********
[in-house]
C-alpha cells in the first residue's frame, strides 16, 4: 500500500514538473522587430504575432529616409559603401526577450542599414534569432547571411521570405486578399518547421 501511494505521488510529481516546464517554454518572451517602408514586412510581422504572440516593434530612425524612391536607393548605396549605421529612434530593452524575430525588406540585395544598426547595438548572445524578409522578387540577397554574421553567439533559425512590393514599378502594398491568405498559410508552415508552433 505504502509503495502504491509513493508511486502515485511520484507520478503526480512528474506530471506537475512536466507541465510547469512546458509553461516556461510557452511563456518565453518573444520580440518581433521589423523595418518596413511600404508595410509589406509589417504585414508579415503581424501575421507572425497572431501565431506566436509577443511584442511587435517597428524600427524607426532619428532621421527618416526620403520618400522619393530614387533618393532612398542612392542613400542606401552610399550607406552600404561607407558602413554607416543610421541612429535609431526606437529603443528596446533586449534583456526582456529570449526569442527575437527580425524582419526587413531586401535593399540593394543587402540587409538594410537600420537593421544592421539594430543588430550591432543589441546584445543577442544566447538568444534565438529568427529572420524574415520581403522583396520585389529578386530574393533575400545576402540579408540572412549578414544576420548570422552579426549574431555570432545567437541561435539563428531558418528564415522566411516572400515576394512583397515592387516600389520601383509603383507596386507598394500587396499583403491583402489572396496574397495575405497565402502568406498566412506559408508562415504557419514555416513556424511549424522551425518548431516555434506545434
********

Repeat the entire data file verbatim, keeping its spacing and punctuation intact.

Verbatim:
[in-house]
C-alpha cells in the first residue's frame, strides 16, 4: 500500500514538473522587430504575432529616409559603401526577450542599414534569432547571411521570405486578399518547421 501511494505521488510529481516546464517554454518572451517602408514586412510581422504572440516593434530612425524612391536607393548605396549605421529612434530593452524575430525588406540585395544598426547595438548572445524578409522578387540577397554574421553567439533559425512590393514599378502594398491568405498559410508552415508552433 505504502509503495502504491509513493508511486502515485511520484507520478503526480512528474506530471506537475512536466507541465510547469512546458509553461516556461510557452511563456518565453518573444520580440518581433521589423523595418518596413511600404508595410509589406509589417504585414508579415503581424501575421507572425497572431501565431506566436509577443511584442511587435517597428524600427524607426532619428532621421527618416526620403520618400522619393530614387533618393532612398542612392542613400542606401552610399550607406552600404561607407558602413554607416543610421541612429535609431526606437529603443528596446533586449534583456526582456529570449526569442527575437527580425524582419526587413531586401535593399540593394543587402540587409538594410537600420537593421544592421539594430543588430550591432543589441546584445543577442544566447538568444534565438529568427529572420524574415520581403522583396520585389529578386530574393533575400545576402540579408540572412549578414544576420548570422552579426549574431555570432545567437541561435539563428531558418528564415522566411516572400515576394512583397515592387516600389520601383509603383507596386507598394500587396499583403491583402489572396496574397495575405497565402502568406498566412506559408508562415504557419514555416513556424511549424522551425518548431516555434506545434